I watched it, and along with some other big mouths on the bilingual webosphere, I feel it focused too narrowly on Latinos in dire straights. I would have called the two-part series “Some Latinos in America.”
For reaction, you can watch the comic Mike Robles in this blistering and funny video speaking out about the series.
“Fifty-one million Latinos in America and this is the best you can do?” he asks.
Julio Varela, a Boston-based writer and marketer, asked for success stories on his blog to counter the depressing stuff. He got a lot of them. Here is an open letter to Soledad O’Brien by Nydia Teter (imagine the mail Soledad is getting!) and you can follow the tweets by searching #latinoinamerica. Also, here are some thoughts by prominent Latinos in America.
To me, the series focused too heavily on those at the very top and those at the very bottom — Willy Chirino versus 15-year-old illegal immigrant facing deportation.
The millions of Latinos in the middle? Not made for prime time TV news, apparently.
Now, I may be one of the few Cuban-Americans who likes CNN (they call it the Castro News Network in Miami), and I met with one of the show’s producers this past winter when he was here during Nashville’s English-Only vote. He was a very, very nice man, so I hope he forgives me my opinion.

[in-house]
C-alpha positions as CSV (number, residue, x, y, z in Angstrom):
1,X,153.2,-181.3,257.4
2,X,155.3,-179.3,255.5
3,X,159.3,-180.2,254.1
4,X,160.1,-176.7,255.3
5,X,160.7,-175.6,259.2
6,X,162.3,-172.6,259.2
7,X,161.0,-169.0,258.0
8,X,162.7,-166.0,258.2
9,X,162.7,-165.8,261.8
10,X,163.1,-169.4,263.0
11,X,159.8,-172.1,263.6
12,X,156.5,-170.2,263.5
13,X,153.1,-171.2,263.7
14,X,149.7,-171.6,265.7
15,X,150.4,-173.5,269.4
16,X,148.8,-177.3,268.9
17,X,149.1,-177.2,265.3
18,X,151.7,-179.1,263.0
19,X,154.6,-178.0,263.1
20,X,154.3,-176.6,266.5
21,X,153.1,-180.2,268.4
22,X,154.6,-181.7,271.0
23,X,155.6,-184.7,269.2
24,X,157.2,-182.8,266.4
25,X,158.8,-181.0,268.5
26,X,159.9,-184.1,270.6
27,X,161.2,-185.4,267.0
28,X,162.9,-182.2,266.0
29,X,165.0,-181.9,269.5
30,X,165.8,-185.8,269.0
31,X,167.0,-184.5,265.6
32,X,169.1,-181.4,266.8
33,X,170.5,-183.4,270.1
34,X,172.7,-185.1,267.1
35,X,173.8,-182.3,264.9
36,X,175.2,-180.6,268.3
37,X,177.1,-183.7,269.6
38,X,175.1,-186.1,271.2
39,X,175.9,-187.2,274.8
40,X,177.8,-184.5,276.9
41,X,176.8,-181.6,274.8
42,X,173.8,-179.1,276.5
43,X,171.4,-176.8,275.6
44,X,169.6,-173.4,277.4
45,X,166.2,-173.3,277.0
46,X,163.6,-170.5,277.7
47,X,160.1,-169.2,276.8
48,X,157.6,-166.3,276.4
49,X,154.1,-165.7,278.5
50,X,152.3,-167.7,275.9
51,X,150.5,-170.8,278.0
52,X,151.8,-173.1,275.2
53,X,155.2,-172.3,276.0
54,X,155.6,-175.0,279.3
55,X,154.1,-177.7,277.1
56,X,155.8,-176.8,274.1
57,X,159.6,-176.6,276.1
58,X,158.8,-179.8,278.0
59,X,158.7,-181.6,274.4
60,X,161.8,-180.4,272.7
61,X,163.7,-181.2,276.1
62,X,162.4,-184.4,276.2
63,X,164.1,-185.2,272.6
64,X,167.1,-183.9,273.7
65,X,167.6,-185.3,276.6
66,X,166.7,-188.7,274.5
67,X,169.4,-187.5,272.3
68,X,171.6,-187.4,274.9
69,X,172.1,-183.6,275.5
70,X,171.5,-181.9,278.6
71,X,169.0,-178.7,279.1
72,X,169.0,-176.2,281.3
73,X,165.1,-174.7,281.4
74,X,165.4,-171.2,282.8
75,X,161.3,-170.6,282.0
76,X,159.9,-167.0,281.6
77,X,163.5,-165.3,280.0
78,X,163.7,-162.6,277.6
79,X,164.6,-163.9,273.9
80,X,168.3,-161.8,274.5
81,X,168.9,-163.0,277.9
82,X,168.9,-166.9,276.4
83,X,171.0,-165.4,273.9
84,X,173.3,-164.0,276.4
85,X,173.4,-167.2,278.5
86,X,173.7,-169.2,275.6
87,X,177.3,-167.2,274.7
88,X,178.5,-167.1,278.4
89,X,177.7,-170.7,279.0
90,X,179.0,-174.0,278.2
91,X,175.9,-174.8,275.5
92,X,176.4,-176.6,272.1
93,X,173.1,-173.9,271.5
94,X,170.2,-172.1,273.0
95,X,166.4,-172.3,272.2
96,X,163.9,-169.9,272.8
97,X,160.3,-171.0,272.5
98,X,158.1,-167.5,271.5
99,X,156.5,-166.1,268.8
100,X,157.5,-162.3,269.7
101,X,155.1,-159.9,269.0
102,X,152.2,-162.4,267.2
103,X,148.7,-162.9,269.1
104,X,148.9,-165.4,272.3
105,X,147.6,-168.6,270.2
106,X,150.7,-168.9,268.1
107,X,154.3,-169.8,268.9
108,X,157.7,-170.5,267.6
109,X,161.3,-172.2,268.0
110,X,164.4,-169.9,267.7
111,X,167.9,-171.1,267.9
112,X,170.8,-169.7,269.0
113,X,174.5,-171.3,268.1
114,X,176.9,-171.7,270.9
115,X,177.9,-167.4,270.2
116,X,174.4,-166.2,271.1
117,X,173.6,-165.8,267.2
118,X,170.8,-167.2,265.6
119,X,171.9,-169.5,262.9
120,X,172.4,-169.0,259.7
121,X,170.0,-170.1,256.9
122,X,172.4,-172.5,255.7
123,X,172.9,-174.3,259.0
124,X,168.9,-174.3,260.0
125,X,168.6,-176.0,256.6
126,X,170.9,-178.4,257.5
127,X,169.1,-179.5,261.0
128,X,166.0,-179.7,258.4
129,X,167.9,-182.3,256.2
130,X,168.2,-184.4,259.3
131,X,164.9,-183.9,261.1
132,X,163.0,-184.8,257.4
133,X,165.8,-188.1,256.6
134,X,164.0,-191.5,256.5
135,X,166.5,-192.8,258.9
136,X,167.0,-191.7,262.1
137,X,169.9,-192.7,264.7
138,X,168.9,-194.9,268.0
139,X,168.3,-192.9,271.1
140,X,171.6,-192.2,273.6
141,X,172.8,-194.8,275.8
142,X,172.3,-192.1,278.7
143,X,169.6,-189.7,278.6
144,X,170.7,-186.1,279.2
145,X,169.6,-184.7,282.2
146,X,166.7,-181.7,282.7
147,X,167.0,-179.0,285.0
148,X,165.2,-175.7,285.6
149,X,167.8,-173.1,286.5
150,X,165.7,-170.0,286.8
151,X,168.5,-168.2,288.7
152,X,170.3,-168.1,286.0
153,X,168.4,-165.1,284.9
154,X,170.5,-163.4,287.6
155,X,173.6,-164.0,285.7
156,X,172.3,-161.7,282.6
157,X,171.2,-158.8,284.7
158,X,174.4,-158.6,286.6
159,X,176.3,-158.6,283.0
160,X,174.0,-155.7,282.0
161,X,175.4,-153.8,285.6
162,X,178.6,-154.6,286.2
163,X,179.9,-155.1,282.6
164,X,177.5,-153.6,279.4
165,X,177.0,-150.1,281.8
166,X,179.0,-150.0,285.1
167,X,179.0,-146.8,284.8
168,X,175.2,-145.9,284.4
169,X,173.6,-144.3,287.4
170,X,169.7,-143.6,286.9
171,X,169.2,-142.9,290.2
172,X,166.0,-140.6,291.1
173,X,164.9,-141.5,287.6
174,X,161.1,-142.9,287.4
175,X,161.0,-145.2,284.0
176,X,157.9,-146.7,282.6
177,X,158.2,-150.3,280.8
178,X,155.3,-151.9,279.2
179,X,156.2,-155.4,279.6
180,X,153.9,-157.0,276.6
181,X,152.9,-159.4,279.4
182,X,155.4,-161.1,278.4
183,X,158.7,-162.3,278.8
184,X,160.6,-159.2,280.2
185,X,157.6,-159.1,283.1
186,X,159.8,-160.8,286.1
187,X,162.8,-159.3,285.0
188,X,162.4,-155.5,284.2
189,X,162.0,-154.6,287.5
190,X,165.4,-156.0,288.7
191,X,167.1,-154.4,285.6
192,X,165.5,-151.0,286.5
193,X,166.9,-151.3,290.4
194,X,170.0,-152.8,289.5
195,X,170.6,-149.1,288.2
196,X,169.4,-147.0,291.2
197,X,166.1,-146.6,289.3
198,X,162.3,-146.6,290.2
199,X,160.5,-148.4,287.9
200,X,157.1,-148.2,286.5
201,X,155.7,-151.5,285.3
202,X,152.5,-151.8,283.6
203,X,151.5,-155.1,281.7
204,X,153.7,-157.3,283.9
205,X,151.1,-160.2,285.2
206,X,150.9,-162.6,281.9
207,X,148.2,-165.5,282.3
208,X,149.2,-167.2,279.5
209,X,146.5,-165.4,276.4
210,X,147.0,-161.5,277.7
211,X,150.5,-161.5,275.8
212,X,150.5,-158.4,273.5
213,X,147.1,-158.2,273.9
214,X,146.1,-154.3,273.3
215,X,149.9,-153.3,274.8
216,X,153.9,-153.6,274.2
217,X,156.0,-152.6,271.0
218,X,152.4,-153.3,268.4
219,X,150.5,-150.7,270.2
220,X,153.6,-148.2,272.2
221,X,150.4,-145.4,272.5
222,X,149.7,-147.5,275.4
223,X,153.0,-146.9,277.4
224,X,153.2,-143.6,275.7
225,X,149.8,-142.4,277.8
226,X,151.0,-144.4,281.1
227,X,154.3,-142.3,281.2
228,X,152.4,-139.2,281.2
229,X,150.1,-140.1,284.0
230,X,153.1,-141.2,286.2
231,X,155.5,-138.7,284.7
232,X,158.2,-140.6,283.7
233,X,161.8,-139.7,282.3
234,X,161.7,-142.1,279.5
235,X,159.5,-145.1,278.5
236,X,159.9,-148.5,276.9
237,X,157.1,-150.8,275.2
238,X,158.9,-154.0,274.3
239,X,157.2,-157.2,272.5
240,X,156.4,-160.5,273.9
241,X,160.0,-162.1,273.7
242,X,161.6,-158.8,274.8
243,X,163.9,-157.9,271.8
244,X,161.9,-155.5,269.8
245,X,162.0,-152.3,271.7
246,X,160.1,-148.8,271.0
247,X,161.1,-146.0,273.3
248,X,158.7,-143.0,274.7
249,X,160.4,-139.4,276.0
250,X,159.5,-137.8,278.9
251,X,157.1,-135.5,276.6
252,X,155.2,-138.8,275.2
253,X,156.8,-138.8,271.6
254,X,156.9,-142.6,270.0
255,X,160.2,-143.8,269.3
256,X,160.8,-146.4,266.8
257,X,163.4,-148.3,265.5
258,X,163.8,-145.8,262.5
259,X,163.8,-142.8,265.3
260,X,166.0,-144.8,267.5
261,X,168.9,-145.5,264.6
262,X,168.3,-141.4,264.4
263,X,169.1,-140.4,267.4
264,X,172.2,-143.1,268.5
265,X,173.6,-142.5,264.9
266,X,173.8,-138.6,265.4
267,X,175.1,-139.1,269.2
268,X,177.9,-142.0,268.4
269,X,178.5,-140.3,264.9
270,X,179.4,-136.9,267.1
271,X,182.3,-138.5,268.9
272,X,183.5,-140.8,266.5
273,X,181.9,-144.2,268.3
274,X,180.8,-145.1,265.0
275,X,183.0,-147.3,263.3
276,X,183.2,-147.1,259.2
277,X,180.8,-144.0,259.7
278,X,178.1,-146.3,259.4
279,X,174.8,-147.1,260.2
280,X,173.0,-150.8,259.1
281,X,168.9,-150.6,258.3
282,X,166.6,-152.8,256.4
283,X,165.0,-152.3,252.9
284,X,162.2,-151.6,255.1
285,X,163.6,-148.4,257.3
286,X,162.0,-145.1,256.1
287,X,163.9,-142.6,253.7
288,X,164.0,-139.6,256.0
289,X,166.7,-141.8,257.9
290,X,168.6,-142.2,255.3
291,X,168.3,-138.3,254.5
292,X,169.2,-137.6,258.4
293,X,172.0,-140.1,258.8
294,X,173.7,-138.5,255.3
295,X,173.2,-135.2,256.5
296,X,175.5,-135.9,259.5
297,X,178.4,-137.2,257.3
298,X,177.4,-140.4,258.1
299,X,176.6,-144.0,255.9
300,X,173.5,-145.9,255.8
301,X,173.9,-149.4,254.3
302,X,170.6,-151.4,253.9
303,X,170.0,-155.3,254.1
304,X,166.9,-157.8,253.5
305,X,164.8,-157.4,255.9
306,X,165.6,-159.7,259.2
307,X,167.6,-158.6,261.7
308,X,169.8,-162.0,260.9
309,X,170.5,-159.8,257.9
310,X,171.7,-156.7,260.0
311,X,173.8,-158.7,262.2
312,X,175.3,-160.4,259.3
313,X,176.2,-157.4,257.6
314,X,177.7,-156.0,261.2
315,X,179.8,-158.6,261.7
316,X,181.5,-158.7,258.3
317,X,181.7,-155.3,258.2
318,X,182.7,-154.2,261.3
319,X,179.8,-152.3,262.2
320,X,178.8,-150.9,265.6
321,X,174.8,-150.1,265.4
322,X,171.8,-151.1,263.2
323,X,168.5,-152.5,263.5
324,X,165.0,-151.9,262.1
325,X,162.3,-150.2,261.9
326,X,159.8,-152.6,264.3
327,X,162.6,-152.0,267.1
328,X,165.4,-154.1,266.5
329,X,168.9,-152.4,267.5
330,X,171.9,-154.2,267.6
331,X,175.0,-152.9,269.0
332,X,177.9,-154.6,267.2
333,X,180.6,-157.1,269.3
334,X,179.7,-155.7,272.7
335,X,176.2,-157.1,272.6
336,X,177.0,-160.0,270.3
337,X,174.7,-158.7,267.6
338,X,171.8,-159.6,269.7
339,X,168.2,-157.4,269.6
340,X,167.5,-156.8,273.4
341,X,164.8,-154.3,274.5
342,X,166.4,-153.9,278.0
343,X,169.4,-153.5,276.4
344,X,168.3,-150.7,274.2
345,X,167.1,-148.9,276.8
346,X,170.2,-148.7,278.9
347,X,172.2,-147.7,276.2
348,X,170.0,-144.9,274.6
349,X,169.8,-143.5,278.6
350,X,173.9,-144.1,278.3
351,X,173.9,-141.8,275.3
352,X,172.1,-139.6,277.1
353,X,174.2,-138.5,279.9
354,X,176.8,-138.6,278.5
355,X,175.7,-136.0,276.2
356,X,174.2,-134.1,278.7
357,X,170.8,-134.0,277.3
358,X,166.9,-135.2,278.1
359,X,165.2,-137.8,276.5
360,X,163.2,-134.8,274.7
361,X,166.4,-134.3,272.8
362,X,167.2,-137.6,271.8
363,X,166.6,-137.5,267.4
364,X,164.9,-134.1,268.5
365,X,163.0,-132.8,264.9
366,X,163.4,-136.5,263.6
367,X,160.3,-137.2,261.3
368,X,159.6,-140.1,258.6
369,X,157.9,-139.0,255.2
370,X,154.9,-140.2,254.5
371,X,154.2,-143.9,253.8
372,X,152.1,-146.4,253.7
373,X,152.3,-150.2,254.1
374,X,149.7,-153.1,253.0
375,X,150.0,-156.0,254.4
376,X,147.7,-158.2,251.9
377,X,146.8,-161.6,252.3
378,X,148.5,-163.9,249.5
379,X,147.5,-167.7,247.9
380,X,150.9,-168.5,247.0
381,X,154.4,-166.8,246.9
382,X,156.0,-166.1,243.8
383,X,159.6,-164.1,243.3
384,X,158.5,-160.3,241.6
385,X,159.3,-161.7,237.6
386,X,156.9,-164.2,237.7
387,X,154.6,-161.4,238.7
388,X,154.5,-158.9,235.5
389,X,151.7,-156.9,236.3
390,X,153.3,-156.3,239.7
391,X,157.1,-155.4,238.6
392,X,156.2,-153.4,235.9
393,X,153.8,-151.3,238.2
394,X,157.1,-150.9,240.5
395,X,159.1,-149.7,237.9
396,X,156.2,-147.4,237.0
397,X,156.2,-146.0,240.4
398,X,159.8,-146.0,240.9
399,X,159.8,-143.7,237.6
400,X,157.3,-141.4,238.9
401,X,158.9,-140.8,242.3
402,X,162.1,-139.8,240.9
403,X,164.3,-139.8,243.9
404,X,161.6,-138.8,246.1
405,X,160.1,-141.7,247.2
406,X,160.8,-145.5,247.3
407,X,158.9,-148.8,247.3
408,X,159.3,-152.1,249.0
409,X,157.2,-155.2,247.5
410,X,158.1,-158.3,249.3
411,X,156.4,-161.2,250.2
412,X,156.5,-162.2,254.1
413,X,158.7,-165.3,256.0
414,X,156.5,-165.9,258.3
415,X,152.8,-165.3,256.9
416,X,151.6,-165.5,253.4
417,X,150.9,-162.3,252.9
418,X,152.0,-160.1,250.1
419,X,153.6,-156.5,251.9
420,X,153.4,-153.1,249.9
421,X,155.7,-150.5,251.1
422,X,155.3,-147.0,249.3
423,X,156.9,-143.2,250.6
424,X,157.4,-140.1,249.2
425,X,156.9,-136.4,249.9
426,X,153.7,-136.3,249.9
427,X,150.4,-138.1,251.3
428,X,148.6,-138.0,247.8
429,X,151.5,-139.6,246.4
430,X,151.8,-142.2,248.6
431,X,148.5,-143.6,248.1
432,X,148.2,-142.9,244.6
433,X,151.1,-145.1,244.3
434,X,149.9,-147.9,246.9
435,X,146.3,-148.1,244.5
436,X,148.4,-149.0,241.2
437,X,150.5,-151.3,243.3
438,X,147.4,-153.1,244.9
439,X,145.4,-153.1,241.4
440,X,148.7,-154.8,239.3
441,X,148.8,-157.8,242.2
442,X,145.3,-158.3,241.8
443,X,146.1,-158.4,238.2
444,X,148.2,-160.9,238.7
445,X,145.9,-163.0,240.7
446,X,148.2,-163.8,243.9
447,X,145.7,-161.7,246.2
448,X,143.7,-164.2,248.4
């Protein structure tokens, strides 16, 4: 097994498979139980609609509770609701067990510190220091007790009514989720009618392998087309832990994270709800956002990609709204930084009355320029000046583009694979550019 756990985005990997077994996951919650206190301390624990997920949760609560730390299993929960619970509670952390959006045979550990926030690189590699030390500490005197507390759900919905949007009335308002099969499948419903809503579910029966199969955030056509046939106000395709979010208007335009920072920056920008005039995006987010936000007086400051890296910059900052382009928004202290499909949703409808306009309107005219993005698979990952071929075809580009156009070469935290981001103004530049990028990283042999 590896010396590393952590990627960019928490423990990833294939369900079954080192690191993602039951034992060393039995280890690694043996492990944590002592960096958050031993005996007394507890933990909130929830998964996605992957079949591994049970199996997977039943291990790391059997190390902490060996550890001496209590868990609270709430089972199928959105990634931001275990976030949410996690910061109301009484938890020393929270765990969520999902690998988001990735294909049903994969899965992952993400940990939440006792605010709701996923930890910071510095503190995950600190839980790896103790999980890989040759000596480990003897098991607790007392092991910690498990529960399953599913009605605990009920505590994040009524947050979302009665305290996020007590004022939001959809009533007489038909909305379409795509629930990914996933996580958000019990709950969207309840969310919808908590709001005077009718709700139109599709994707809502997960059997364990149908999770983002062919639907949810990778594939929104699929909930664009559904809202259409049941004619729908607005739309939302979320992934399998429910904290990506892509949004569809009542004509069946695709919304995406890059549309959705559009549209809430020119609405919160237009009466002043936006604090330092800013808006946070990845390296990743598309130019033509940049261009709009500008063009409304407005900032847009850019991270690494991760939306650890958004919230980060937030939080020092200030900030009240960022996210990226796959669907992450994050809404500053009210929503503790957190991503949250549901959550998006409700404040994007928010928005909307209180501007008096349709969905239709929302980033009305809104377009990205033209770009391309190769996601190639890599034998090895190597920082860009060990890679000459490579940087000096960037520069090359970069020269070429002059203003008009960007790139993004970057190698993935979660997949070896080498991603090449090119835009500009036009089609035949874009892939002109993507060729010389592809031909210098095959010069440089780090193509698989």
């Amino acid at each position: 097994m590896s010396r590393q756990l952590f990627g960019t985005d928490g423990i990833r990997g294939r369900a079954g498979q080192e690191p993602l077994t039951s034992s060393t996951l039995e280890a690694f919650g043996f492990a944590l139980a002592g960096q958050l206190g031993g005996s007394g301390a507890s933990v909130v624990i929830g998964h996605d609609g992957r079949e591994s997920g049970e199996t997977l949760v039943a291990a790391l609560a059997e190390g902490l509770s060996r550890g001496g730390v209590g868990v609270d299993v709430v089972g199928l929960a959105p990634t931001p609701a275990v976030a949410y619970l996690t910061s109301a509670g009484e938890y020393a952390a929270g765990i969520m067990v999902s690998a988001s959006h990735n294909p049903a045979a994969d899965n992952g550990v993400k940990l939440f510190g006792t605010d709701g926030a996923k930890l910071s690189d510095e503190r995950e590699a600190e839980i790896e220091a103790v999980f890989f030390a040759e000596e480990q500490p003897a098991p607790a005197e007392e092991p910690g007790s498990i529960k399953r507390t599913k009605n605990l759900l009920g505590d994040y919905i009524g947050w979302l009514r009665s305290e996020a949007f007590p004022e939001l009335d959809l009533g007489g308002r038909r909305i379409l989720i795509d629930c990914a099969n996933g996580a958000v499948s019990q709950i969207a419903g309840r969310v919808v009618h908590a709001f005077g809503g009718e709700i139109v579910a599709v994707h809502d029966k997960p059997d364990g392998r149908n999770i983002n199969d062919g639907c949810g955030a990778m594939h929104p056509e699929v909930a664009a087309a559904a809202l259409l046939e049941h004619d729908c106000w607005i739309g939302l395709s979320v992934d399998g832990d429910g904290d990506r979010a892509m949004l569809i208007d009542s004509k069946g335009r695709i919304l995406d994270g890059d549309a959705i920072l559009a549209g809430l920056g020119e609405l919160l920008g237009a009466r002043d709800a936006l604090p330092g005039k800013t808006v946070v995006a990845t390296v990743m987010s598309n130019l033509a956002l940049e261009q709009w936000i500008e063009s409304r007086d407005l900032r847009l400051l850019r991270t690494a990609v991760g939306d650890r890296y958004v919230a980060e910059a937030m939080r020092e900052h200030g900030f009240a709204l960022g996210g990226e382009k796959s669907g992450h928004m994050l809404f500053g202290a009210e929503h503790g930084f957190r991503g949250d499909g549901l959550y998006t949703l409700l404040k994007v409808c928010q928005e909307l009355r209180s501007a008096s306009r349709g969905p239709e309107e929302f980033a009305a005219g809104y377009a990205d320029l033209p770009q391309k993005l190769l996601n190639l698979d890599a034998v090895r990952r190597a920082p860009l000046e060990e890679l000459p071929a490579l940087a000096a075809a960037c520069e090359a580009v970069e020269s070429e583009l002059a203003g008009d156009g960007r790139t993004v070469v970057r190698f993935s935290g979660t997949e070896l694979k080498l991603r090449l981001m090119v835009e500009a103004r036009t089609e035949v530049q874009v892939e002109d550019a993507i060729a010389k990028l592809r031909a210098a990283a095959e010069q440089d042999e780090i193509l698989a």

So, while the racial and ethnic divide going on in Shenandoah, Pa. got highlighted on CNN, the story of Nashvillians resoundingly coming together to beat back a regressive (yes, that is my opinion) policy, didn’t get a second of play. In voting against an English-only government, Nashville showed the country that division must not always overshadow a changing community. It would have been nice to show viewers that people of all creeds worked their butts off to make sure Nashville voted against the caca resolution aimed so clearly against newly-arrived Latinos. CNN had footage.
Now, I am not being dismissive of the hard issues CNN covered. I care about the effects of illegal immigration and I care about Latinos new to this country who are struggling. My money is where my mouth is on that. I volunteer my time with, and give my charitable dollars to, a local non-profit who works solely with the Latino community in Middle Tennessee.
But, when you say “Latino in America,” the reality is that we’re not all struggling, and we haven’t all overcome something gigantic. We don’t wear fruit on our heads. We’re just average people whose roots extend to another country, people who pay their mortgage, raise their kids in the suburbs of Middle America, maybe speak a little Spanglish, and for some fluke of genetics are really, really good at shaking our colita when salsa plays.
The tongue-wagging online and on Twitter was about that…too many average, acculturated Latinos who didn’t see themselves reflected in something titled “Latino in America.”
But damn, how do you even really begin to capture it?